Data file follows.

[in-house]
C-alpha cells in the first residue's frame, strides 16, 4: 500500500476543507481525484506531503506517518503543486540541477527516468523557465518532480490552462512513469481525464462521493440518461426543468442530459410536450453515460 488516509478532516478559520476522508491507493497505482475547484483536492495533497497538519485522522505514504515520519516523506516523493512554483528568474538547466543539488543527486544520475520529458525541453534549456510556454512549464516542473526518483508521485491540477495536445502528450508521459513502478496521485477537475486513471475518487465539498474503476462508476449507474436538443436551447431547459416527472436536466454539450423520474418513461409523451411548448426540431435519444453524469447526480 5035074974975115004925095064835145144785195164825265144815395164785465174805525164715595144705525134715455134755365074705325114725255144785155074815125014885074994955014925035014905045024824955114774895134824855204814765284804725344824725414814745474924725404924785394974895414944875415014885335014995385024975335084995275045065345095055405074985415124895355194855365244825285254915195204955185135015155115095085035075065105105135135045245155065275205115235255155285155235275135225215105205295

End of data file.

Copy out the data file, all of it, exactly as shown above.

[in-house]
C-alpha cells in the first residue's frame, strides 16, 4: 500500500476543507481525484506531503506517518503543486540541477527516468523557465518532480490552462512513469481525464462521493440518461426543468442530459410536450453515460 488516509478532516478559520476522508491507493497505482475547484483536492495533497497538519485522522505514504515520519516523506516523493512554483528568474538547466543539488543527486544520475520529458525541453534549456510556454512549464516542473526518483508521485491540477495536445502528450508521459513502478496521485477537475486513471475518487465539498474503476462508476449507474436538443436551447431547459416527472436536466454539450423520474418513461409523451411548448426540431435519444453524469447526480 5035074974975115004925095064835145144785195164825265144815395164785465174805525164715595144705525134715455134755365074705325114725255144785155074815125014885074994955014925035014905045024824955114774895134824855204814765284804725344824725414814745474924725404924785394974895414944875415014885335014995385024975335084995275045065345095055405074985415124895355194855365244825285254915195204955185135015155115095085035075065105105135135045245155065275205115235255155285155235275135225215105205295